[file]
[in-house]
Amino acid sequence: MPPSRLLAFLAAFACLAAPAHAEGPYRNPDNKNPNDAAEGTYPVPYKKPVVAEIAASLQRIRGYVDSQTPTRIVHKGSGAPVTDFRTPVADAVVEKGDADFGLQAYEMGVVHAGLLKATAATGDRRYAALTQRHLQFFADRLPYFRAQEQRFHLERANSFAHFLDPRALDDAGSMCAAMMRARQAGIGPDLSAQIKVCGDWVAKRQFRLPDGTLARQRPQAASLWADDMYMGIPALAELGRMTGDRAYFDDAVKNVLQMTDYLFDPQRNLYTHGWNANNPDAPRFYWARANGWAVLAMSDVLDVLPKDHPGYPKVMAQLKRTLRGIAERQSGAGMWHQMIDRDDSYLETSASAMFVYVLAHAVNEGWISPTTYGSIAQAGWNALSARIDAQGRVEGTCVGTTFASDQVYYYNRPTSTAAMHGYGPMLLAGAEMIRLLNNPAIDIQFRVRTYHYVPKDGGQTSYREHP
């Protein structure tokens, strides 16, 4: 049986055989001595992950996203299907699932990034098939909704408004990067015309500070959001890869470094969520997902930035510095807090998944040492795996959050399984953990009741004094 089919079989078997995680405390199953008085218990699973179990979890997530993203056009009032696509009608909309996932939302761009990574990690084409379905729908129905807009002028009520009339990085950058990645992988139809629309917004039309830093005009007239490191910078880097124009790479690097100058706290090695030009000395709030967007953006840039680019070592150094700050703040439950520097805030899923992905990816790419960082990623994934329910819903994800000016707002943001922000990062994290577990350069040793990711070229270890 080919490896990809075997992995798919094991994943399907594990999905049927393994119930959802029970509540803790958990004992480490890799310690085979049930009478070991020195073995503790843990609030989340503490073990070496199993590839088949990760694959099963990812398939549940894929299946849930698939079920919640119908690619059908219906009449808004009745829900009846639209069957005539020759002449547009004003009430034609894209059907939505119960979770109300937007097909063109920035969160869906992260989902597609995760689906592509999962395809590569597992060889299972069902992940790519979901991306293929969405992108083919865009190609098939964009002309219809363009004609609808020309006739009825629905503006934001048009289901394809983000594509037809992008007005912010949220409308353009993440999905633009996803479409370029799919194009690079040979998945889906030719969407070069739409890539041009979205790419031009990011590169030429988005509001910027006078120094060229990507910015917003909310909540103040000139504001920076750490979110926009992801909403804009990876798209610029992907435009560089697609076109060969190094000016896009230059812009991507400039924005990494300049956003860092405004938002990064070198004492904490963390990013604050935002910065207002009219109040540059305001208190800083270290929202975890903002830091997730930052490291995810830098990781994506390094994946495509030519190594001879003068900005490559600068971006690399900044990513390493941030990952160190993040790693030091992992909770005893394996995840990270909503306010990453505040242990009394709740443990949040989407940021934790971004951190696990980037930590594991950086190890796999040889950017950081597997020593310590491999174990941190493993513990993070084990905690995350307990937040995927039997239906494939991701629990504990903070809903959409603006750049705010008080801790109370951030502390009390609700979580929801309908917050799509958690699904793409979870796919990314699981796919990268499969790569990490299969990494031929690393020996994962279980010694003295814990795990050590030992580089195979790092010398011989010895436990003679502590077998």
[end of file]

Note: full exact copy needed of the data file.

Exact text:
[in-house]
Amino acid sequence: MPPSRLLAFLAAFACLAAPAHAEGPYRNPDNKNPNDAAEGTYPVPYKKPVVAEIAASLQRIRGYVDSQTPTRIVHKGSGAPVTDFRTPVADAVVEKGDADFGLQAYEMGVVHAGLLKATAATGDRRYAALTQRHLQFFADRLPYFRAQEQRFHLERANSFAHFLDPRALDDAGSMCAAMMRARQAGIGPDLSAQIKVCGDWVAKRQFRLPDGTLARQRPQAASLWADDMYMGIPALAELGRMTGDRAYFDDAVKNVLQMTDYLFDPQRNLYTHGWNANNPDAPRFYWARANGWAVLAMSDVLDVLPKDHPGYPKVMAQLKRTLRGIAERQSGAGMWHQMIDRDDSYLETSASAMFVYVLAHAVNEGWISPTTYGSIAQAGWNALSARIDAQGRVEGTCVGTTFASDQVYYYNRPTSTAAMHGYGPMLLAGAEMIRLLNNPAIDIQFRVRTYHYVPKDGGQTSYREHP
């Protein structure tokens, strides 16, 4: 049986055989001595992950996203299907699932990034098939909704408004990067015309500070959001890869470094969520997902930035510095807090998944040492795996959050399984953990009741004094 089919079989078997995680405390199953008085218990699973179990979890997530993203056009009032696509009608909309996932939302761009990574990690084409379905729908129905807009002028009520009339990085950058990645992988139809629309917004039309830093005009007239490191910078880097124009790479690097100058706290090695030009000395709030967007953006840039680019070592150094700050703040439950520097805030899923992905990816790419960082990623994934329910819903994800000016707002943001922000990062994290577990350069040793990711070229270890 080919490896990809075997992995798919094991994943399907594990999905049927393994119930959802029970509540803790958990004992480490890799310690085979049930009478070991020195073995503790843990609030989340503490073990070496199993590839088949990760694959099963990812398939549940894929299946849930698939079920919640119908690619059908219906009449808004009745829900009846639209069957005539020759002449547009004003009430034609894209059907939505119960979770109300937007097909063109920035969160869906992260989902597609995760689906592509999962395809590569597992060889299972069902992940790519979901991306293929969405992108083919865009190609098939964009002309219809363009004609609808020309006739009825629905503006934001048009289901394809983000594509037809992008007005912010949220409308353009993440999905633009996803479409370029799919194009690079040979998945889906030719969407070069739409890539041009979205790419031009990011590169030429988005509001910027006078120094060229990507910015917003909310909540103040000139504001920076750490979110926009992801909403804009990876798209610029992907435009560089697609076109060969190094000016896009230059812009991507400039924005990494300049956003860092405004938002990064070198004492904490963390990013604050935002910065207002009219109040540059305001208190800083270290929202975890903002830091997730930052490291995810830098990781994506390094994946495509030519190594001879003068900005490559600068971006690399900044990513390493941030990952160190993040790693030091992992909770005893394996995840990270909503306010990453505040242990009394709740443990949040989407940021934790971004951190696990980037930590594991950086190890796999040889950017950081597997020593310590491999174990941190493993513990993070084990905690995350307990937040995927039997239906494939991701629990504990903070809903959409603006750049705010008080801790109370951030502390009390609700979580929801309908917050799509958690699904793409979870796919990314699981796919990268499969790569990490299969990494031929690393020996994962279980010694003295814990795990050590030992580089195979790092010398011989010895436990003679502590077998």